Well, we’ve been taught enough apparently so we now get given our own mission ...
Skulls Of The Shogun follows the story of one General Akamoto, who is betrayed after his last victorious battle and washed up on the shores of the mysterious afterlife. Being the great and illustrious leader that he was when alive, he sets out to find the sneaky critter who’s responsible for his fate, and it’s here that he quickly rallies other dead troops to fight for his deadly cause.
It’s a refreshing twist on the well-established genre of strategy along the lines of Final Fantasy Tactics. Instead of the classic tile-based game-play that we’re used to, Skulls Of The Shogun employs a less restricted style of movement by giving you a set circle to move within. This circle changes size depending on the unit type – e.g. cavalry gets a bigger movement circle than infantry units.
This circle based game-play brings in a much more strategic way of playing because – instead of being able to see where your opponent can move by working it out through a grid system, Skulls Of The Shogun requires you to move your units with caution and plan out every tiny, little move.
What does seem to really set it apart is its ability to provide a challenging and complex gameplay experience. There’s a huge variety of game mechanics that are a joy to learn and master. For every level you’ll have the aforementioned General Akamoto at your disposal, which can be a vital asset to the tide of war a little bit later into proceedings as you must also do everything you can to protect him – because if he dies, it’s game over.
There’s also a tactic called knockback, which – like Ronseal – does exactly what it says on the tin. You can use this to your advantage if the opposing unit is near a cliff for an instant kill. You can combat this by creating a ‘Spirit Wall’ with your units, which is This is done by lining up your units next to one other to create a ‘wall’ of units, which prevents knockback of any units while also protects those behind the wall – so, generally, it’s a good idea to keep Akamoto behind one.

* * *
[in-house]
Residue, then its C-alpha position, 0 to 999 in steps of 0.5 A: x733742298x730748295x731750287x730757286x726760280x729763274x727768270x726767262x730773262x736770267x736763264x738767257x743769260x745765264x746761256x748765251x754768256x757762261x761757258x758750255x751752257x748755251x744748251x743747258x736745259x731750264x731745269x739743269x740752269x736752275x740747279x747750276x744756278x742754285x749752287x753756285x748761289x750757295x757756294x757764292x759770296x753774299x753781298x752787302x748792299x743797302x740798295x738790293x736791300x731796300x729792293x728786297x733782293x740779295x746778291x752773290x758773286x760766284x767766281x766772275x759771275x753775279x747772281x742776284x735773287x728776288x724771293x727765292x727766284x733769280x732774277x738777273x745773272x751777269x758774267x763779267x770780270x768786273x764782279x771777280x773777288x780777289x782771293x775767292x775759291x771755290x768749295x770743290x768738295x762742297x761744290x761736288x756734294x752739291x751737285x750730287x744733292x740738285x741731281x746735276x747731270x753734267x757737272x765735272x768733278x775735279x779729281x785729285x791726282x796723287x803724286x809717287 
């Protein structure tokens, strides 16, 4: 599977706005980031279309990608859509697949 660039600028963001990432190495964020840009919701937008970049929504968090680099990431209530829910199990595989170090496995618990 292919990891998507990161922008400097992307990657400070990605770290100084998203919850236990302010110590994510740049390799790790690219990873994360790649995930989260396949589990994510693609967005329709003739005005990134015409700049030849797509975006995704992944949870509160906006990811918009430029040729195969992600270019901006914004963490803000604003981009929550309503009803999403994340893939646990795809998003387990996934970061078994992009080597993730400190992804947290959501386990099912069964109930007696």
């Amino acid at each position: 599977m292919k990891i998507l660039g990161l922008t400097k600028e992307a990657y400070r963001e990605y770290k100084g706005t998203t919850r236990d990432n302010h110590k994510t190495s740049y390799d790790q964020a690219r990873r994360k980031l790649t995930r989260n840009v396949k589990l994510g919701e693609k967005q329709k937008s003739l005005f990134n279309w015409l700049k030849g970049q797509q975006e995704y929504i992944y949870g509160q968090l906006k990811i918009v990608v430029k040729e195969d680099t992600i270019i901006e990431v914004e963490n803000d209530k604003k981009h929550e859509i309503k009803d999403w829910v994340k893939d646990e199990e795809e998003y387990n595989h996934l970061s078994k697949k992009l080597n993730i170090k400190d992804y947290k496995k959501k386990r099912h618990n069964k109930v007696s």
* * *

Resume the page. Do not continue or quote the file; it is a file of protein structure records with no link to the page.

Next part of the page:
In a bit of a grim twist, one wonderfully strong and useful tactic at your disposal is to can eat the skulls of your defeated opponents. Each eaten skull gives your unit a bit of extra health, then – after 3 eaten skulls – your unit gets an extra attack. So, as you can imagine, it can be highly useful – especially for archer units to get in that extra ranged shot before you charge in with infantry or cavalry to strike the final blow.
17-Bit have done a great job of creating a very pretty art style for Skulls Of The Shogun. Vibrant colours and a close to cel-shaded effect keep things looking attractive and pleasing to the eye. The script is also rather witty and fantastic – Skulls Of The Shogun is definitely not a game that takes itself too seriously, which is what allows this script to be a complete joy to read.
Skulls Of The Shogun is undeniably fun to play and it’s really nice to see a game break away from the norms of strategy titles and put it’s own fun and challenging twist on a genre that has always seemed keen on sticking to the typical formula. Every new game mechanic that has been introduced works seamlessly with the game and it’s incredibly smooth experience to play.
Audio/Visual – 4/5: Visuals are very appealing to the eye and really quite different to anything else.
Gameplay – 4/5: It’s a really fun little game and a very good challenge to keep you occupied for a long time.
Innovation – 5/5: It’s a refreshing twist on the classic Strategy titles. Using some new game mechanics to make it a really interesting gaming experience.
Value – 5/5: A lot of gameplay value to get through here so it\s great bang for your buck.
Final score: 4.5/5